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A History of England Principally in the Seventeent

Were almost unanimous against Buckingham


Before

the departure of the Parliament from London Lord Keeper Williams had promised in the King's name that the laws against Catholic priests should be observed. Immediately after the Speaker had taken his seat at Oxford, a complaint was made that an order for the pardon of six priests had been since issued. Williams had had no share in it; he had refused to seal it. It had been necessary to complete it in the presence of the King, who was induced at the urgent request of Buckingham to give his assent in pursuance of the conditions of the agreement executed with France. This conduct however, the failure to execute laws that had been ratified, especially after a renewed promise to the contrary, appeared to the Parliament an attack upon its rights and upon the constitution of the country. The ill-feeling was directed against Buckingham, whose exceptional position was now the general object of public and private hatred.

This was a time in which the power of a first minister in France, who came forward as the representative of the monarchy, was winning its way amid the strife of factions, and above all in opposition to the claims of aristocratic independence. What Concini and Luynes had begun, Richelieu with a strong arm carried systematically into effect. Something similar seemed to be at hand in England also. It had been the fashion of James I to give effect to his will in the state by means of a minister, to whom he confided the most important affairs,

and whom he wished to be dependent solely on the King himself; and Charles I, in this as in other matters, followed his father's example. Buckingham became more powerful under him than ever. At the meetings of the Privy Council the King hardly allowed any one else to speak: without taking the votes of the members he accepted Buckingham's opinion as conclusive. And yet it was apparent at the same time that this opinion did not deserve preference from any worth of its own. The public administration, so far as it was influenced by him, and his special department, the Admiralty, furnished much occasion for just censure; and the general policy on which he embarked appeared questionable and dangerous. He was coarsely compared to a mule which took its rider into a wrong road. Oxford suggested to men's minds the recollection of the opposition which the great nobles had once offered to Henry III. People said that they might perhaps have been to blame in form, but not in substance. It was wished that Charles I might also govern the state by the help of his wise and dignified councillors, and not with the aid of a single young man. Parliament, the great men of the country, and those who filled the highest offices, were almost unanimous against Buckingham. The Lord Keeper Williams told the King openly at a meeting of the Privy Council at Oxford, that nothing would quiet the apprehensions of his Parliament but an assurance 'that in actions of importance and in the disposition of what sums of money the people should bestow upon him, he would take the advice of a settled and constant council.'[454] The misconduct of the favourite in not applying the money granted to the objects for which it was voted, was exactly the ground of the complaint urged against him. Not only the real importance of the points in dispute, but also the intention of driving Buckingham from his position, led Parliament to reject all his proposals.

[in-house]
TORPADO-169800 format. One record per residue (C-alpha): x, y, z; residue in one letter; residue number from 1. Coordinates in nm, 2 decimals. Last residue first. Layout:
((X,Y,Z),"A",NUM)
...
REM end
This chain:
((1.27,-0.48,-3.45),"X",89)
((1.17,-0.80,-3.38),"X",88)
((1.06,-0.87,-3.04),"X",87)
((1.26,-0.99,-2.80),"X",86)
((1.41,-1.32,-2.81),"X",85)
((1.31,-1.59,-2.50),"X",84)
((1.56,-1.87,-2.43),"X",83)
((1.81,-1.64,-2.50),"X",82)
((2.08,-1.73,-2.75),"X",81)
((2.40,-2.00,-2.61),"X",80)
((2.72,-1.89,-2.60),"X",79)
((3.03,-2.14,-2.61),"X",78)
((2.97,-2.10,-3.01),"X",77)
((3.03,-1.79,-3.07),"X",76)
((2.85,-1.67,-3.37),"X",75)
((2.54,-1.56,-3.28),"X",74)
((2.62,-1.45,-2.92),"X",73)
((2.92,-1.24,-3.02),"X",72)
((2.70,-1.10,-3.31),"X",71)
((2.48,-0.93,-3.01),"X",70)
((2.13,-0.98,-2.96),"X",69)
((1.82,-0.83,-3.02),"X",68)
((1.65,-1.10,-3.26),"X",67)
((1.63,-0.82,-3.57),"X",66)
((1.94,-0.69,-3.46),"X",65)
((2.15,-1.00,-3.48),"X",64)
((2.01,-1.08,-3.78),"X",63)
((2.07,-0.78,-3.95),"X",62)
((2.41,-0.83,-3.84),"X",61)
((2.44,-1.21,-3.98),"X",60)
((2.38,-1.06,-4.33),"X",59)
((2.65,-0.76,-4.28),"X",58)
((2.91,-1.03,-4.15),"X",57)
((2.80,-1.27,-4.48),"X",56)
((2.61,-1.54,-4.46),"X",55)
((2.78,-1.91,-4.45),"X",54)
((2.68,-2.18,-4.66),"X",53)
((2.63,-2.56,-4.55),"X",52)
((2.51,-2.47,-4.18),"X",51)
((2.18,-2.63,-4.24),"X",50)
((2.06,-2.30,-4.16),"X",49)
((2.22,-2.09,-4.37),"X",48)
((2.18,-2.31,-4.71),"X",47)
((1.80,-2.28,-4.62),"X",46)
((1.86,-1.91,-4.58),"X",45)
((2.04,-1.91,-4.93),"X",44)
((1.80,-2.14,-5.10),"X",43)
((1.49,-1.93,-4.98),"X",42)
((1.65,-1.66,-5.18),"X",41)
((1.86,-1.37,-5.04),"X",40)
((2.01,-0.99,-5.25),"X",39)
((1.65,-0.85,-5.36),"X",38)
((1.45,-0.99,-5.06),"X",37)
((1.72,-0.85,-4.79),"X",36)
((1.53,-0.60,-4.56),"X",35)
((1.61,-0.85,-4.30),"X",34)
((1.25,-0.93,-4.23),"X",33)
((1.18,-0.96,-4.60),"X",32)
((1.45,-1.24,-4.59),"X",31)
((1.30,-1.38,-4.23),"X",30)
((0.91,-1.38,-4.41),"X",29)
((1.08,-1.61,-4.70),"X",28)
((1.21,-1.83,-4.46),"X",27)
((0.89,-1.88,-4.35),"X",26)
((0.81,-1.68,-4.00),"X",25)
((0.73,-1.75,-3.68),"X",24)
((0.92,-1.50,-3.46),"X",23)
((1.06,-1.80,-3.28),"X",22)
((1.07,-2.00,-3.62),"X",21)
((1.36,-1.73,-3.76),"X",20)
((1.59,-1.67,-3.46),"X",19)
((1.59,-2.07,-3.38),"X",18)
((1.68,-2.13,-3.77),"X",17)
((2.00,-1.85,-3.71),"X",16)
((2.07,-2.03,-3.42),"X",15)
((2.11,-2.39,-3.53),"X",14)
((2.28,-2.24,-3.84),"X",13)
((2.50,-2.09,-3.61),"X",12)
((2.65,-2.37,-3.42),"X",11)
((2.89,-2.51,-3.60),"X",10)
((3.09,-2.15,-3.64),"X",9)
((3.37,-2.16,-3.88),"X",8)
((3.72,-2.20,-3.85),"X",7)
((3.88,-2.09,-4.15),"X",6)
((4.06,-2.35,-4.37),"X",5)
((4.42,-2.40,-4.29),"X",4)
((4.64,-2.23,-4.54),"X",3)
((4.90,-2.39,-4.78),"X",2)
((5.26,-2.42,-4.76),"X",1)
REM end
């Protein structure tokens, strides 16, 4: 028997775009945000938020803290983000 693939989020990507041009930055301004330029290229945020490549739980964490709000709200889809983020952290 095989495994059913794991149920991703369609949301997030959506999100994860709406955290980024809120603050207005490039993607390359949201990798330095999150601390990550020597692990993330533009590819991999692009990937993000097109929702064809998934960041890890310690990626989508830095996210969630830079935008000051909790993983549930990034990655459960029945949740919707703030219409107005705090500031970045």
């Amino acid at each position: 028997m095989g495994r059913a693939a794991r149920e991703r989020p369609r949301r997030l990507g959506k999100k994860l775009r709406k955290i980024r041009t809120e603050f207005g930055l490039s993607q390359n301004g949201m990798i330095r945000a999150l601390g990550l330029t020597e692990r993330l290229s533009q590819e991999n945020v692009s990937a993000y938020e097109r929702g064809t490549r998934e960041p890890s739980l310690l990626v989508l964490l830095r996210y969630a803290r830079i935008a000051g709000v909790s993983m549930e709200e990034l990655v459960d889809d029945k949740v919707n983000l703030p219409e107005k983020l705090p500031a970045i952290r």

The King's adherence to his resolution of supporting his minister greatly affected the state of affairs in England, which even at that time presupposed and required an agreement between the Crown and the Parliament.


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